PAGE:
Who can resist a well-made rhubarb pie? Yes, the downside is often the amount of sugar required to make a rhubarb pie edible. However come to think of it, I can see one could try the compote filling by plumping it up with cornstarch or similar thickener without the sugar..and keep the white wine in. However I have never heard of white wine as a sweetener in pie filling. Maple syrup might be another possibility. This might sound so unFrench to you? I’ve never seen French traditional rhubarb recipes. Same for German recipes. To me, rhubarb seems more….British.


  3. tuckamoredew says:

    Rhubarb pie is my all-time favourite. When I moved into my first apartment, it was one of the recipes I had my Mom write down for me.

    The compote also sounds tasty, though.

    Liked by 1 person

    1. Jean says:

      Very easy to make. For unclear reasons, this post is attracting comments and people who haven’t dropped by (or haven’t said anything) in the past 1/2 yr. or so. Must be the magic of rhubarb. 🙂


  4. Mabel Kwong says:

    Like you, I didn’t discover the goodness that is rhuburb until I was older. Actually, I only got to know it more a few years ago. Rhubarb pie with a crunchy crust is something I like. Rhubarb compote I’ve actually yet to try. Nice to hear that you don’t necessarily need to put sugar in it. I’d have to leave out the yoghurt since yoghurt generally doesn’t sit well with me – and I am sure it will taste just as good for a breakfast or a snack meal.

    Liked by 1 person

    1. Jean says:

      Maybe the tartness of yogurt is not something for the tummy? For the past few years, I have a dollop of yogurt for nearly every breakfast before I bike off to work. Usually in cornflakes or oatmeal. Then add milk, fresh fruit..or compote. 🙂 A batch of compote can be made and kept in fridge for a few days. I will buy flavoured yogurt 1-2 times per month but wish to avoid regular habit because it’s sugared. I probably got into the yogurt habit because of being with my partner who consumes 4 times more yogurt daily than I. Rhubarb is something we only buy and prepare during spring months, rest we freeze.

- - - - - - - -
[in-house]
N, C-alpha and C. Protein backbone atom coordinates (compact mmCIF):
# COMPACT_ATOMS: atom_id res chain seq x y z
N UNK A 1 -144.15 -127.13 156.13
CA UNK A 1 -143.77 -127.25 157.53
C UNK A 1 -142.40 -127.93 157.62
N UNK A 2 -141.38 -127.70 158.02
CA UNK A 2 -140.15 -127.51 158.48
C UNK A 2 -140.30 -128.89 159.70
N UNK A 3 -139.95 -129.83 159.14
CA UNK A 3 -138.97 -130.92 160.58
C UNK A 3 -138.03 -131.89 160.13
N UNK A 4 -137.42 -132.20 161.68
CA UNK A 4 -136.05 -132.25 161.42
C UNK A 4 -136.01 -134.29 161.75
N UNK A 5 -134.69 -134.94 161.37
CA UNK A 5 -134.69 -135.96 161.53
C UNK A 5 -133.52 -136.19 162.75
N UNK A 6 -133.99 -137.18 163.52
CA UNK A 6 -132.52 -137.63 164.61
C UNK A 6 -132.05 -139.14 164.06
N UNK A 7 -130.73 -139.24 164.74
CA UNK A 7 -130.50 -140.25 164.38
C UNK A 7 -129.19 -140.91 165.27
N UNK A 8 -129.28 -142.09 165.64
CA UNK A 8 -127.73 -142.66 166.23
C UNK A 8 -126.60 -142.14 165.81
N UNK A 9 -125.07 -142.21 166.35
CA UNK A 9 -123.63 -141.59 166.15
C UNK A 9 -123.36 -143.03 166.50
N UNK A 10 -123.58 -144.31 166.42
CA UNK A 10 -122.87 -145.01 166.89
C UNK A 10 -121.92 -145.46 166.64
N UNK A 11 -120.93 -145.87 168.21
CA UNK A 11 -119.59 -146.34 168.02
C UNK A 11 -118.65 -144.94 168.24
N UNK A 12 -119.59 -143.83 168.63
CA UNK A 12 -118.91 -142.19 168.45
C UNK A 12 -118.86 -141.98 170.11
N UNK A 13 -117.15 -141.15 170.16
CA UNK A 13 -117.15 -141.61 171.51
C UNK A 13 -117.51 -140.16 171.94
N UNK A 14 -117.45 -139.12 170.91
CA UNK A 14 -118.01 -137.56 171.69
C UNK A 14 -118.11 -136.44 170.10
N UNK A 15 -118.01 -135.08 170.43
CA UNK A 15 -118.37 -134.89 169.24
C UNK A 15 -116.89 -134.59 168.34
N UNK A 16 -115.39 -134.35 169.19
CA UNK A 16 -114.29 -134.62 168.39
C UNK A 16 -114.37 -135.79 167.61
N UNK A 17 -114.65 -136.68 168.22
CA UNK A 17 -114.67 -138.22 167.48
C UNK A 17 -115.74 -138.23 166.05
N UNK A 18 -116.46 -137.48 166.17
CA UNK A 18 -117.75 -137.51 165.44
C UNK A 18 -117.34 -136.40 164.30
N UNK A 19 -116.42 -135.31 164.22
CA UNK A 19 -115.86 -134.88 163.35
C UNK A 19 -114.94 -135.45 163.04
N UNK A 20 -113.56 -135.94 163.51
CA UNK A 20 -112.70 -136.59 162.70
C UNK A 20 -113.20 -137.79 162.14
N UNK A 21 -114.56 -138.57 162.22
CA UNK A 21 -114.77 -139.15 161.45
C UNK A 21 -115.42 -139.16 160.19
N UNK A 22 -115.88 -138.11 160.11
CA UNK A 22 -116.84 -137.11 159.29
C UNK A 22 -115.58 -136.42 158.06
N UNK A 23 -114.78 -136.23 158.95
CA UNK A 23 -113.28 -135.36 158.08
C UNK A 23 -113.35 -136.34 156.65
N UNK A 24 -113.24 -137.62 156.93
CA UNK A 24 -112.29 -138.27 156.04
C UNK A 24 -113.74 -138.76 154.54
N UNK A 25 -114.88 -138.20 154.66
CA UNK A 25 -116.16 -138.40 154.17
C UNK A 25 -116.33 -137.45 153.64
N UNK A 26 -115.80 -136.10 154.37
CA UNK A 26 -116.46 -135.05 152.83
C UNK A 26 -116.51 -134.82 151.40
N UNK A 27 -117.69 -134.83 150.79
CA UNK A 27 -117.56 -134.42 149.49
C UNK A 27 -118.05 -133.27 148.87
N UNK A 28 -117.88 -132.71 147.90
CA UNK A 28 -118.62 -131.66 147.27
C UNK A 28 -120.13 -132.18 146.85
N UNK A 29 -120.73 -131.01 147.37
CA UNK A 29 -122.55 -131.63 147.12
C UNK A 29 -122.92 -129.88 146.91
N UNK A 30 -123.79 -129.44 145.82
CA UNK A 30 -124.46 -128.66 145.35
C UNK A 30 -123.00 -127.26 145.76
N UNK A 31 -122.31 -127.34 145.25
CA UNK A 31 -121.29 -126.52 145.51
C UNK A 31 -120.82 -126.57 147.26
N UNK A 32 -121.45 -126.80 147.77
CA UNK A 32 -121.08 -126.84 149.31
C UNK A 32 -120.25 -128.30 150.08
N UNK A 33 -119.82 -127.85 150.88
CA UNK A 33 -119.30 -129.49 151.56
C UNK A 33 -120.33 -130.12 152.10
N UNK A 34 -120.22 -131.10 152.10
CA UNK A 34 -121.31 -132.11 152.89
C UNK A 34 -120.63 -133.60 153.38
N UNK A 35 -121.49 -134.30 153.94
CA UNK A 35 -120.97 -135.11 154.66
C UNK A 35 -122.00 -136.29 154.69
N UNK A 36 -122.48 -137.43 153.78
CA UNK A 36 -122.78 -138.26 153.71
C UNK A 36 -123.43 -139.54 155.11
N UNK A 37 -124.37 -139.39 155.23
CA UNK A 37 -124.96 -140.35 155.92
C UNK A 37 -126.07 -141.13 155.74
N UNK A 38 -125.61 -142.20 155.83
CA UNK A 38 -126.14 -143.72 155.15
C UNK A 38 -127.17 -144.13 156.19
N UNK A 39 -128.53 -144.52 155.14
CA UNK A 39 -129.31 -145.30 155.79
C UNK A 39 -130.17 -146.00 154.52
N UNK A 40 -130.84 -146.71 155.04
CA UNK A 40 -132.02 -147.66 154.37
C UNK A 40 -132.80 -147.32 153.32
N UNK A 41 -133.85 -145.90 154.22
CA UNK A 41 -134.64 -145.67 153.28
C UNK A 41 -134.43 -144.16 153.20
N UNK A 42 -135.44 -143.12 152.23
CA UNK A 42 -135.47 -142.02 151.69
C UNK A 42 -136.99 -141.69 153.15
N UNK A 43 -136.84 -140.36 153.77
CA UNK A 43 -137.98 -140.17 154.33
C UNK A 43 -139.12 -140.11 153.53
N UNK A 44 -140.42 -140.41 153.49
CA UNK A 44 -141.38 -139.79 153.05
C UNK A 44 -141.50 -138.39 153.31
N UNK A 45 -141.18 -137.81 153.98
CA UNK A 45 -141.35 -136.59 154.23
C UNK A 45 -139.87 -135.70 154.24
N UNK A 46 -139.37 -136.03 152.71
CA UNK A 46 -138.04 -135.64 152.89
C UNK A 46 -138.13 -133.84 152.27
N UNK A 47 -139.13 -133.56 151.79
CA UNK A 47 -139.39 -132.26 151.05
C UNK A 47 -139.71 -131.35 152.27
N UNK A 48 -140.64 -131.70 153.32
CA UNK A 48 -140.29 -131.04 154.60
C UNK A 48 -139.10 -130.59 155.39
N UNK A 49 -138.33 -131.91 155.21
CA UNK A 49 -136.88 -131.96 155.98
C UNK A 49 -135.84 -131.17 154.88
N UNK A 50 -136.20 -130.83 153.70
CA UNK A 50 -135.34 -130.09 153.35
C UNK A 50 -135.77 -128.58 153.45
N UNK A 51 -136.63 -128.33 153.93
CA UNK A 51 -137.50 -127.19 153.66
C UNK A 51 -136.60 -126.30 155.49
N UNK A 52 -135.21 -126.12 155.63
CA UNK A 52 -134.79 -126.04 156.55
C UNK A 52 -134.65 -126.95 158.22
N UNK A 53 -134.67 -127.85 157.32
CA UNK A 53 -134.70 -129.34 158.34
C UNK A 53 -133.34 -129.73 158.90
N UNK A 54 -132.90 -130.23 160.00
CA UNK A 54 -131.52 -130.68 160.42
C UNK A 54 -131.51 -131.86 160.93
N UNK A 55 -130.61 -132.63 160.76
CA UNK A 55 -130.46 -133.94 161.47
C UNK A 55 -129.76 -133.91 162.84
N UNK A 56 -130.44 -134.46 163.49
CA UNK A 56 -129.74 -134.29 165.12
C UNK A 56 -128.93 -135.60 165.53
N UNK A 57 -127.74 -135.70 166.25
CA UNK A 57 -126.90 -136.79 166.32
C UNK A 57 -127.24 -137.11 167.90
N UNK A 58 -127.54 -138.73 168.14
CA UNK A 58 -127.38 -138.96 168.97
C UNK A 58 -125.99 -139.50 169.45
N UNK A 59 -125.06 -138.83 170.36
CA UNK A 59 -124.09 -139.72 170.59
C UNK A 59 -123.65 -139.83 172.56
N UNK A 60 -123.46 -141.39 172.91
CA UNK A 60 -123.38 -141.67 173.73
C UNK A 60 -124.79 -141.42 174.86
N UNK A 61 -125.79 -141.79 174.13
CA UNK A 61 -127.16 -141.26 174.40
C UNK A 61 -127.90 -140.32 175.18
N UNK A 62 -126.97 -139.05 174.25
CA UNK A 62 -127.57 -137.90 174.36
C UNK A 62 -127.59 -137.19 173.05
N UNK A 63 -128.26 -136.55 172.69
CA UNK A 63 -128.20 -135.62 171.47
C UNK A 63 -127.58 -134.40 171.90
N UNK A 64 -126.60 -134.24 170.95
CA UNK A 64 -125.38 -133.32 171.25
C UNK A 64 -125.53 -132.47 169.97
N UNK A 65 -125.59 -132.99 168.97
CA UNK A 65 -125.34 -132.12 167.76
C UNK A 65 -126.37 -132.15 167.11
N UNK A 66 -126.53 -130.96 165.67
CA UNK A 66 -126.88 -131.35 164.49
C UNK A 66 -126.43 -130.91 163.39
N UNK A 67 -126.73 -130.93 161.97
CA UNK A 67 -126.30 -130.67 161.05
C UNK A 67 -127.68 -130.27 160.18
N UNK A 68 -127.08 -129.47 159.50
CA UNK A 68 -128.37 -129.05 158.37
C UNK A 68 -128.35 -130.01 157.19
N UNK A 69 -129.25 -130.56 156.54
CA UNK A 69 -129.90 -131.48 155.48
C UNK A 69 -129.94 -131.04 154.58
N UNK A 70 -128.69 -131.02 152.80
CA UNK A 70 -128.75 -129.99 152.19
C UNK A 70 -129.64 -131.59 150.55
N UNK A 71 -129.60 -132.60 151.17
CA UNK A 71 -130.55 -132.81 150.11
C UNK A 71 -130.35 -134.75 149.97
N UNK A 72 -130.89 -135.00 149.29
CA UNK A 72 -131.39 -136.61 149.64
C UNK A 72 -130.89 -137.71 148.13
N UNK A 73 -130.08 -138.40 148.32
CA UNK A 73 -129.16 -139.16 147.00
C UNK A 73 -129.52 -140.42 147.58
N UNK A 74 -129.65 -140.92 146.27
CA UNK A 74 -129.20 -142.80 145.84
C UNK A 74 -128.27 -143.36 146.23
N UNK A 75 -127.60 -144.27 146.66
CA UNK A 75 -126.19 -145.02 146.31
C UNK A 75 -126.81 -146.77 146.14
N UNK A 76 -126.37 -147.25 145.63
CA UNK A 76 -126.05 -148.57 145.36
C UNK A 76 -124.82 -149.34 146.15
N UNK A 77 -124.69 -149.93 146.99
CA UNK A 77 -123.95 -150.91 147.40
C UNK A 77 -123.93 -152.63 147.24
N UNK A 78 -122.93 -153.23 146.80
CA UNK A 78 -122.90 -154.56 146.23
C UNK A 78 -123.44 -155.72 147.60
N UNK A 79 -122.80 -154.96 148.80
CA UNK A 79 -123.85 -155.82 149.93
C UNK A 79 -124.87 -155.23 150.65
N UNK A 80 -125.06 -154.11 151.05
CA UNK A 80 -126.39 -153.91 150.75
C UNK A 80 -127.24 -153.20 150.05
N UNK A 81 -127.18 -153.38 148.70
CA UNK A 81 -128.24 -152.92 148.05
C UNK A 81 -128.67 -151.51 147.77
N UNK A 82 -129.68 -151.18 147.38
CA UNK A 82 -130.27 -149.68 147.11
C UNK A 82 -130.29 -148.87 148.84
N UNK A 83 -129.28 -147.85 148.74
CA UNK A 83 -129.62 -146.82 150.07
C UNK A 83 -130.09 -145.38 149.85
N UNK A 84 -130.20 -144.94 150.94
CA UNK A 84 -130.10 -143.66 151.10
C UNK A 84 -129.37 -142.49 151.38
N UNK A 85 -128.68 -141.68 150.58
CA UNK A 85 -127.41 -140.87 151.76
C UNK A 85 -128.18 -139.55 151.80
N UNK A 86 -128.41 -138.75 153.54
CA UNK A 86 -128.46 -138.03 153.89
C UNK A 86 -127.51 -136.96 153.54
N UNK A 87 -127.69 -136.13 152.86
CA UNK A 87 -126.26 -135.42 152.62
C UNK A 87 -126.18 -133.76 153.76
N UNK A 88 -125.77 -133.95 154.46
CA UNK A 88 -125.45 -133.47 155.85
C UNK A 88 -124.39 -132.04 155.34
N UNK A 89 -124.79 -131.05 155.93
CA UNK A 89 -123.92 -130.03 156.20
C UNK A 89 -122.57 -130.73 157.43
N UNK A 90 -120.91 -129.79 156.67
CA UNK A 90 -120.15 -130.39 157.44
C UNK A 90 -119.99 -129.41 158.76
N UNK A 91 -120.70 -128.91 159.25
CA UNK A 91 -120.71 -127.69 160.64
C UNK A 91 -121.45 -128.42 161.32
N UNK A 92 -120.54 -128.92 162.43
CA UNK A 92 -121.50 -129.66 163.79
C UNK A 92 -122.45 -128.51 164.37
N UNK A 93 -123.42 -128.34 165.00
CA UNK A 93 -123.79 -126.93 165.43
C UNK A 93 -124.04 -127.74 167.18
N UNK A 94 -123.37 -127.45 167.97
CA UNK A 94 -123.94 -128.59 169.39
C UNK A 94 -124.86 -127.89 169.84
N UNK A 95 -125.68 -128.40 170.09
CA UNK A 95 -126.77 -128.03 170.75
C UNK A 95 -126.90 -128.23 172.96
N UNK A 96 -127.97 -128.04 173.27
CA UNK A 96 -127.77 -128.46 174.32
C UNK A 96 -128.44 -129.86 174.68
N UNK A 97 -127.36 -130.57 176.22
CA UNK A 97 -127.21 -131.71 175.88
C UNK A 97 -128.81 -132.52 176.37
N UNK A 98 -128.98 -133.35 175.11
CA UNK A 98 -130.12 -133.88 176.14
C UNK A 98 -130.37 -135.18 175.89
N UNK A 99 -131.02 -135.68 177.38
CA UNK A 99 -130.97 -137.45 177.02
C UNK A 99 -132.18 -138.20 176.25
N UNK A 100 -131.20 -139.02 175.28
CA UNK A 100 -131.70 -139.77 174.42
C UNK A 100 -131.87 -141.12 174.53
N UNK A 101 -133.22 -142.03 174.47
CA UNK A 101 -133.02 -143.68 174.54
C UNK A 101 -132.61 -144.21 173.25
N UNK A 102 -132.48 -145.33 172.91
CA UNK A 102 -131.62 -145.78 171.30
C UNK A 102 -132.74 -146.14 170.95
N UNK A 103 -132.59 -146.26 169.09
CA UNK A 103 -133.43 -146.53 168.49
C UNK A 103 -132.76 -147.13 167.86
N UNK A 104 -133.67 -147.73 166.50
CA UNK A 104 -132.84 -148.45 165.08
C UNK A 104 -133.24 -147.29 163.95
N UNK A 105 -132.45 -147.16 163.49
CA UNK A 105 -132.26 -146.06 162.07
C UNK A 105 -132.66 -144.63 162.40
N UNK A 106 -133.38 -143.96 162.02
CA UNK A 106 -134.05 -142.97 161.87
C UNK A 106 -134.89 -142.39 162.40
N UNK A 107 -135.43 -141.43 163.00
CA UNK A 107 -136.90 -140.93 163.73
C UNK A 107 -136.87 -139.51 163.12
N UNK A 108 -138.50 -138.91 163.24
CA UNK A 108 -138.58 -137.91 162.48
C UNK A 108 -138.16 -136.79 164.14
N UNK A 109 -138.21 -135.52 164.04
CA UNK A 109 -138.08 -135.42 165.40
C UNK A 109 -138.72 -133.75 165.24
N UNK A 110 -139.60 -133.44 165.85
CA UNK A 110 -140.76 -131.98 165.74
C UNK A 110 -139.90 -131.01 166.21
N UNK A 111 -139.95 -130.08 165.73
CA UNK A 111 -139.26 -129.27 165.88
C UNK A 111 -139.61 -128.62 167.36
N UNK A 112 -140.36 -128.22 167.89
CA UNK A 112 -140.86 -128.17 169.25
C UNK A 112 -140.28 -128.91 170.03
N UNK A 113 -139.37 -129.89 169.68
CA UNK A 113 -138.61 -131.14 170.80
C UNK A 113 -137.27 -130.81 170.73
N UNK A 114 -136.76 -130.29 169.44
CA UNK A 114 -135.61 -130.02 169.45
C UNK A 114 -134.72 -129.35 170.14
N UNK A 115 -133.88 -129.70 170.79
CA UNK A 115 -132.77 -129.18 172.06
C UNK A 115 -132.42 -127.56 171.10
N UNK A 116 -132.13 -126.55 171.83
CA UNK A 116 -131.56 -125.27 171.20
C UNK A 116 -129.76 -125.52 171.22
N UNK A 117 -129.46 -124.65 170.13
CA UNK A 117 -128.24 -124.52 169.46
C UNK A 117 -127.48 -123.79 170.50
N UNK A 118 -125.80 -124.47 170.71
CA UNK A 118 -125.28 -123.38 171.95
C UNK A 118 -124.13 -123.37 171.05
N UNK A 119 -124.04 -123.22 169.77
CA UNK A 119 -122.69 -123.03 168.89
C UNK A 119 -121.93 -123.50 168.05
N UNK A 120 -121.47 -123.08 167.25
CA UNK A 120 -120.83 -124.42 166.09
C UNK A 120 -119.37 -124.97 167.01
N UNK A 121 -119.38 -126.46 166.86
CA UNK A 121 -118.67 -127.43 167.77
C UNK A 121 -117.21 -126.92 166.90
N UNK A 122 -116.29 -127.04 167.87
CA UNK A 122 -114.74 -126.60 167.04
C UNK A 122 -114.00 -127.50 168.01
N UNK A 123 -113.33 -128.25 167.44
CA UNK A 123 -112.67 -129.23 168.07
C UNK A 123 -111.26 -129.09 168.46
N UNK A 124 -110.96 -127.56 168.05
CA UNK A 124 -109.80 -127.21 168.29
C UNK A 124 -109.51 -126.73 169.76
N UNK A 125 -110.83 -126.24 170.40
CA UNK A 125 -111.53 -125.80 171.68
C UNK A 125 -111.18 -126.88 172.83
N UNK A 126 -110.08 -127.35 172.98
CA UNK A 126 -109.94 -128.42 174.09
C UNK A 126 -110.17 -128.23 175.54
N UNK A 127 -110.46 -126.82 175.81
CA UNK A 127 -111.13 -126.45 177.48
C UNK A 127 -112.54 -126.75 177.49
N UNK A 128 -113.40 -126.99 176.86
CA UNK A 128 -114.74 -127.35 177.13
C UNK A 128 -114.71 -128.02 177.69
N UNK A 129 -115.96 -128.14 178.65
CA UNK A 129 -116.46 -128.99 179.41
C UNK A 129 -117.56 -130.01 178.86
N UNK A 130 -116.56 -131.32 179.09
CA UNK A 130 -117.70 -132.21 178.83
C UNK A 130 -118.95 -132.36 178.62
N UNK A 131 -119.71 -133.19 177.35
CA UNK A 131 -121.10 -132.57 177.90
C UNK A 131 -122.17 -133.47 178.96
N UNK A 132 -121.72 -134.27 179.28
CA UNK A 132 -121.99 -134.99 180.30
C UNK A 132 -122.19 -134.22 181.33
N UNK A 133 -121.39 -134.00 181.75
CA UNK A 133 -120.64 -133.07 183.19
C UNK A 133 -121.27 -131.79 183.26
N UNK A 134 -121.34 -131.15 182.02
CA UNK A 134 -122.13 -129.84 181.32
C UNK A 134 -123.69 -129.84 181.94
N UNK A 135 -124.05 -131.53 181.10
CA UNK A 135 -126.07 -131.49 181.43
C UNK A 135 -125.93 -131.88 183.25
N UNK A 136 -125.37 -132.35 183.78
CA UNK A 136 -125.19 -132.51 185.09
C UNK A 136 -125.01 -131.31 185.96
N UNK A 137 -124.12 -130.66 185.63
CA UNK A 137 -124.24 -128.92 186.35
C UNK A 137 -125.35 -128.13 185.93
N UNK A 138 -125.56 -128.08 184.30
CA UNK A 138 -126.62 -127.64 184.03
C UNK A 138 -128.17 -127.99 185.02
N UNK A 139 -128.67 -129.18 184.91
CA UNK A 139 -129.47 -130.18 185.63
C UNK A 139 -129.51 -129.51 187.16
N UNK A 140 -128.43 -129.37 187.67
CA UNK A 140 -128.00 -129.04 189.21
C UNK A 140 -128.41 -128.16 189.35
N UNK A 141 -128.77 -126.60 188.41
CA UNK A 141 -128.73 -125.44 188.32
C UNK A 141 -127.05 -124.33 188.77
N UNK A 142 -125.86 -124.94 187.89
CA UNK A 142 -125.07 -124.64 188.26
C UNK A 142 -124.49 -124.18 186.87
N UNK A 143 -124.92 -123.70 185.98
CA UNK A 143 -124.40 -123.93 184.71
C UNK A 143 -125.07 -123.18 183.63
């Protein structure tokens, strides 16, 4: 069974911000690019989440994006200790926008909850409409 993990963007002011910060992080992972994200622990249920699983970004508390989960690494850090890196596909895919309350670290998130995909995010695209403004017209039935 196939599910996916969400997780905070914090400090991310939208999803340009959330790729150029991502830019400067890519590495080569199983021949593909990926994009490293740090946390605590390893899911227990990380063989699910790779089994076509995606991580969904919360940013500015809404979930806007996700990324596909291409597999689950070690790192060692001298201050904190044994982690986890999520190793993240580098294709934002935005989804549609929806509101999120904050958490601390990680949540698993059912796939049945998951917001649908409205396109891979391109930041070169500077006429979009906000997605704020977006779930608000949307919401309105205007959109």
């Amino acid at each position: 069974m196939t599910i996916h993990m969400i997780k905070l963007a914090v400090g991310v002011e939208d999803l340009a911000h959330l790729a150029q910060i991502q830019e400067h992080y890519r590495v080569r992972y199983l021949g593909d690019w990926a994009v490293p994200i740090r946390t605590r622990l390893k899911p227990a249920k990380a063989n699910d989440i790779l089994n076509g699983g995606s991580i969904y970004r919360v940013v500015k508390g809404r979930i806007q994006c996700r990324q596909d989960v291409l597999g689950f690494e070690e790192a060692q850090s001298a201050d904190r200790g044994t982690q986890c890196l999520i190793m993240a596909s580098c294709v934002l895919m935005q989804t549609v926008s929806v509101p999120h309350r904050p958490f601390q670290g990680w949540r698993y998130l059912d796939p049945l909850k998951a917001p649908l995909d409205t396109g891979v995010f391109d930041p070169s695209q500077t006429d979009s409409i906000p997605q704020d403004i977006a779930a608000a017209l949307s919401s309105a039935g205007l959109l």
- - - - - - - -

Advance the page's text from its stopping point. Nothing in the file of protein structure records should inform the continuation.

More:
1. Mabel Kwong says:

        I just think yoghurt and me aren’t good friends. Also I’m not a huge fan of cold meals in the mornings, preferring something at room temperature or warm. Even fruit is considered ‘cold’ for my liking especially if it comes out of the fridge straight.

        Sounds like you love your yoghurt now, Jean 😛

        Liked by 1 person

        1. Jean says:

          I solve the warm food at breakfast by having tea with my breakfast. Then I go to work by bike (short distance) where I have a 2nd breakfast (coffee + something). I don’t have lunch usually. Or if I have a full-out lunch, then very little supper. I’ve been like this for many years.

          Liked by 1 person

  5. Sue Slaght says:

    Jean I can understand that your family never having seen it prior would think rhubarb was a wild growing weed. My mouth is watering at the description of your husband’s compote. The adddition of other berries sounds delicious. My neighbour often offers up rhubarb. In years long ago I used to make pies but I haven’t made one in years. Thanks for the idea of trying compote!

    Liked by 1 person

    1. Jean says:

      No kiddin’, rhubarb is like rainforest weed under the right spring conditions!

      Liked by 1 person

  6. Sounds delish. I was told years back that some part of it is poisonous. ?


    1. Jean says:

      It’s the leaves that are poisonous.


  7. Mix Eat Learn says:

    Rhubarb is definitely top on our grocery list for the next trip to the farmers market. But we just recently started shopping at farmers markets (like a month ago) and being interested in all these local products. So I’m bummed that I missed the season this year but watch out spring of 2018! We’ll be Rhubarb-in’, baby!